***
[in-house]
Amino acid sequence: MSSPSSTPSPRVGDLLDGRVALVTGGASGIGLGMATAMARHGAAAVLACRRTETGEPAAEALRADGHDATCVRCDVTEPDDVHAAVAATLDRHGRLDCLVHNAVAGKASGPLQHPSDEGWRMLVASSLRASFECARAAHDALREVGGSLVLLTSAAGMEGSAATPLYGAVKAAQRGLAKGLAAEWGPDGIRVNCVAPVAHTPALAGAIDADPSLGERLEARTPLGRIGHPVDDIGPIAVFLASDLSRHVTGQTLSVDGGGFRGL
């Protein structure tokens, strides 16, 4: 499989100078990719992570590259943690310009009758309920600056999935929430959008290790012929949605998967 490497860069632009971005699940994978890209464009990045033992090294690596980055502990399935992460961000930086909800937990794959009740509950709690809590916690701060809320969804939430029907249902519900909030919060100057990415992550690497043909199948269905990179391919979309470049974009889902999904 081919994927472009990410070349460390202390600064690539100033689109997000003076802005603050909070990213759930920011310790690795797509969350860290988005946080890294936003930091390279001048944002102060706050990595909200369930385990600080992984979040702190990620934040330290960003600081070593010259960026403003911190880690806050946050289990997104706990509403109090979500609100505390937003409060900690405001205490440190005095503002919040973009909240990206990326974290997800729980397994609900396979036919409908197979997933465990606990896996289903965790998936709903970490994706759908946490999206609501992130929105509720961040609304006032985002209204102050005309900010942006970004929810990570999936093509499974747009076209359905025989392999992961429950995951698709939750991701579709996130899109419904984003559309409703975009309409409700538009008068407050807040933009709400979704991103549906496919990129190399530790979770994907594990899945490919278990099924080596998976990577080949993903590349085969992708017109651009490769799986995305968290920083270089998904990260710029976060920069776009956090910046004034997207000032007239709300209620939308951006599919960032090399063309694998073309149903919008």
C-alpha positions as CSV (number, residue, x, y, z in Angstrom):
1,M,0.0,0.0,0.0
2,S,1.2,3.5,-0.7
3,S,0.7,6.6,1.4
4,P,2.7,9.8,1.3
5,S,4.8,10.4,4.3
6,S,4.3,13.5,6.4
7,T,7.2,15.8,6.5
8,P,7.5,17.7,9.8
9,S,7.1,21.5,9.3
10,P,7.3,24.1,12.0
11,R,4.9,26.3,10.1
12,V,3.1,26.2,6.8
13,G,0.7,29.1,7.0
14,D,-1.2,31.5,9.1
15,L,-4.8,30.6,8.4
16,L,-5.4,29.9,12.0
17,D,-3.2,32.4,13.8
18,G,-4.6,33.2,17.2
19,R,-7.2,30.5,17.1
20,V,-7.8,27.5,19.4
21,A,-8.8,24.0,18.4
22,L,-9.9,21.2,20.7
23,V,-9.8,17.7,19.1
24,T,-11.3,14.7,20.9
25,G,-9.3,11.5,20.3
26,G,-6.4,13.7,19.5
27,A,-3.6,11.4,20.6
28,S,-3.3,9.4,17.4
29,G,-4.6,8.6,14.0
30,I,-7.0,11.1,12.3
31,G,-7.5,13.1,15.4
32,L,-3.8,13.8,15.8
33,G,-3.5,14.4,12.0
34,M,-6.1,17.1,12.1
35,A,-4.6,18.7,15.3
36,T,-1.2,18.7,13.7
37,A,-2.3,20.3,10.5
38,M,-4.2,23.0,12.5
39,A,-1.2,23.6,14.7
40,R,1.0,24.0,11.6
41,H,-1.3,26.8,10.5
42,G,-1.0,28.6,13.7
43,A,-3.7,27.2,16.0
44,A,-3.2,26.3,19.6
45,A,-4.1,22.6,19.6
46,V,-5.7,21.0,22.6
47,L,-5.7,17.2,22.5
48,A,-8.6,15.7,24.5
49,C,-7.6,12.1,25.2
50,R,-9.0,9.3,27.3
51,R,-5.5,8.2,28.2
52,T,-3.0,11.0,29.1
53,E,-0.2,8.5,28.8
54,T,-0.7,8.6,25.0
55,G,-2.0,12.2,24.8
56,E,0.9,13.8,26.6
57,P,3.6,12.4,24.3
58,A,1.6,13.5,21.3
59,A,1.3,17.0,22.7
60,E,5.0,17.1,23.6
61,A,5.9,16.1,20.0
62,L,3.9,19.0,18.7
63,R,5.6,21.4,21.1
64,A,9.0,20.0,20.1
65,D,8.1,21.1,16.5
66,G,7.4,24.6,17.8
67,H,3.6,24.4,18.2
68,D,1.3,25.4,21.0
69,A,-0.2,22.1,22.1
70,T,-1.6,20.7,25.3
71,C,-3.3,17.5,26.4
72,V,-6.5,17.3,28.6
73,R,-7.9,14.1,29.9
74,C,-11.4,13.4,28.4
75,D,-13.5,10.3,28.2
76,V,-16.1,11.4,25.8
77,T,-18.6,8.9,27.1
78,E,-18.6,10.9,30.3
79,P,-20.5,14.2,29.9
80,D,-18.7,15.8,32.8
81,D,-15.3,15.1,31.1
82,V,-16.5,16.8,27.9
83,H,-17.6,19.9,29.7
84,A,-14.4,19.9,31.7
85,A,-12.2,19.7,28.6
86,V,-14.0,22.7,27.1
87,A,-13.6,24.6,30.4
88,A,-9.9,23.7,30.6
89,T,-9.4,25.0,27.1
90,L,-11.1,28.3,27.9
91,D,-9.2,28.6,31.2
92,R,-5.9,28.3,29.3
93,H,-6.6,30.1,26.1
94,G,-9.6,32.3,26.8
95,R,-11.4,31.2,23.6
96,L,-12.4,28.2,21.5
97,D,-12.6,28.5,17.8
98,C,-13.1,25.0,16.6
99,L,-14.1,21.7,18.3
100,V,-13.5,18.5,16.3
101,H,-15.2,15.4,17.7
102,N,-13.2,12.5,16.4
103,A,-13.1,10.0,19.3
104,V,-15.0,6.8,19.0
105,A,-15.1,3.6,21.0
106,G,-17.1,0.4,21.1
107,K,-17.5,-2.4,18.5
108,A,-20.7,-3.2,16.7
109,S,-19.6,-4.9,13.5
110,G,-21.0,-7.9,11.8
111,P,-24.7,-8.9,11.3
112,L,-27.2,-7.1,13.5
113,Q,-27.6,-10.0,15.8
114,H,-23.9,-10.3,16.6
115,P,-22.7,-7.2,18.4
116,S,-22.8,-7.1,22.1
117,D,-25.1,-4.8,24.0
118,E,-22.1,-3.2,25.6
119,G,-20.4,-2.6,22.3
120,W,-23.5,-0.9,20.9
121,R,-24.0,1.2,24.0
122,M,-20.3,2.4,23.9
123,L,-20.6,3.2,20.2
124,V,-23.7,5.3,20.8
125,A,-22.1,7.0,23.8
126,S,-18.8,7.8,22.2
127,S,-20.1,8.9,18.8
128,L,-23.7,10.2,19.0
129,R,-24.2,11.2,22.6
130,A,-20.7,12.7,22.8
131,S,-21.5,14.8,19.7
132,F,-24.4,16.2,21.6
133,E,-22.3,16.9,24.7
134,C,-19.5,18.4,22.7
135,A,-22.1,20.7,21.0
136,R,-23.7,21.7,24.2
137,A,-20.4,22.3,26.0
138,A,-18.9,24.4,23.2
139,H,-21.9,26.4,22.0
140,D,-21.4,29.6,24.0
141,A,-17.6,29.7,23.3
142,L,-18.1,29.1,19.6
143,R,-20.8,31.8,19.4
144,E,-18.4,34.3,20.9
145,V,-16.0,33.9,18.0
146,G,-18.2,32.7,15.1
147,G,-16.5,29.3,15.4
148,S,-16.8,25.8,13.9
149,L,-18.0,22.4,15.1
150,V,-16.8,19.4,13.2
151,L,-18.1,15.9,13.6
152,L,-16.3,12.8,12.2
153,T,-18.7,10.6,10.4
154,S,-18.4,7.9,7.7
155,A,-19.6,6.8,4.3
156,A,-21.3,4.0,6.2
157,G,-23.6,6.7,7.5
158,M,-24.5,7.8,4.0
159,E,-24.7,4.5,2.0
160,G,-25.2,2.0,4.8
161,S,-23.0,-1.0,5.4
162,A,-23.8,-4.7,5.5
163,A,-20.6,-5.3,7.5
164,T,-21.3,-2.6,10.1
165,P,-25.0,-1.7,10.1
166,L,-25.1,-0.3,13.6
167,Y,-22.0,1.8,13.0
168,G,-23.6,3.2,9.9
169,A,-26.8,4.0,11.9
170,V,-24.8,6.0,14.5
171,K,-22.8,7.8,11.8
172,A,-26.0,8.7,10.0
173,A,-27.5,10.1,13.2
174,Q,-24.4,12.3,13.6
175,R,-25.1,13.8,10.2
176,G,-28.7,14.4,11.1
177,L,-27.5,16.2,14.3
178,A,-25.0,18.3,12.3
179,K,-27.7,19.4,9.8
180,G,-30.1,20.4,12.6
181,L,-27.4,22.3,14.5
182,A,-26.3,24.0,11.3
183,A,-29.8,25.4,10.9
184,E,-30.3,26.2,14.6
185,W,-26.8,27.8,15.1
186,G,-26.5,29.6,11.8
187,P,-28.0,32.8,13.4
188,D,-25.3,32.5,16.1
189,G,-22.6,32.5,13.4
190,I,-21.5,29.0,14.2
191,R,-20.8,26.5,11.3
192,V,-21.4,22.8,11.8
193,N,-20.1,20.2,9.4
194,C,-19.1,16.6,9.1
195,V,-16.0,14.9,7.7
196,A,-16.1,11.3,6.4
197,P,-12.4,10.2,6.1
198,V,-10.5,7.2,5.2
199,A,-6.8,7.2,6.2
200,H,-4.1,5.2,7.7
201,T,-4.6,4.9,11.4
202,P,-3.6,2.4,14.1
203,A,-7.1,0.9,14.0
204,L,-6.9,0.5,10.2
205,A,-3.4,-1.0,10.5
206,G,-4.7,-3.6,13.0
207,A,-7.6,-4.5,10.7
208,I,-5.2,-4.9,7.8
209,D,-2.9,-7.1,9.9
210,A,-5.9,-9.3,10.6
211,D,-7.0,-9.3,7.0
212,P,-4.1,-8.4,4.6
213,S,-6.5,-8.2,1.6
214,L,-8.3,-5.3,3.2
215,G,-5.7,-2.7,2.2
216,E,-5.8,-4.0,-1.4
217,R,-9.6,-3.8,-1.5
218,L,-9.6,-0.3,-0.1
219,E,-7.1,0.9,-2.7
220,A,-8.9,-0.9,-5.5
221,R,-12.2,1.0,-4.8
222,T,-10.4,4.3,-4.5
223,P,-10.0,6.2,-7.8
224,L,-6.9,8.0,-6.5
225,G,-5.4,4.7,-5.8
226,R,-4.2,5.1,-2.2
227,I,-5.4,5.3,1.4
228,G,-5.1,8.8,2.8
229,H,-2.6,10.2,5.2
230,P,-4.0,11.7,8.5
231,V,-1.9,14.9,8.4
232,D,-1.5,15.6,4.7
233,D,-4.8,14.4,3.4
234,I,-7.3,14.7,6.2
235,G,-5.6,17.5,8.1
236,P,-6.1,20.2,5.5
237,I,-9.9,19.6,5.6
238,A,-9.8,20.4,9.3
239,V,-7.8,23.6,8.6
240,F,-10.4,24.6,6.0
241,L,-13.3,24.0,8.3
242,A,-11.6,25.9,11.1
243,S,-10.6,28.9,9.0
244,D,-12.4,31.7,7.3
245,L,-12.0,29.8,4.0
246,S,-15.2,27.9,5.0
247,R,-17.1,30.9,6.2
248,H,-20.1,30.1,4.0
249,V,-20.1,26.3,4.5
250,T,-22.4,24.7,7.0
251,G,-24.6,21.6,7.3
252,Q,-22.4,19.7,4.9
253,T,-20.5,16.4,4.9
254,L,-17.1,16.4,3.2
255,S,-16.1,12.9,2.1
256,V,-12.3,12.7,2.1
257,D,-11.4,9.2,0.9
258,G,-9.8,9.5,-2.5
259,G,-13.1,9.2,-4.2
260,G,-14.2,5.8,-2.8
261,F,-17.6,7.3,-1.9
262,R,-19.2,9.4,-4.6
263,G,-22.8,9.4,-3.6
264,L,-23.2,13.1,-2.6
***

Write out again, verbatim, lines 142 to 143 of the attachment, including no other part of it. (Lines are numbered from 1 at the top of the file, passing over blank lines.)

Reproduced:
138,A,-18.9,24.4,23.2
139,H,-21.9,26.4,22.0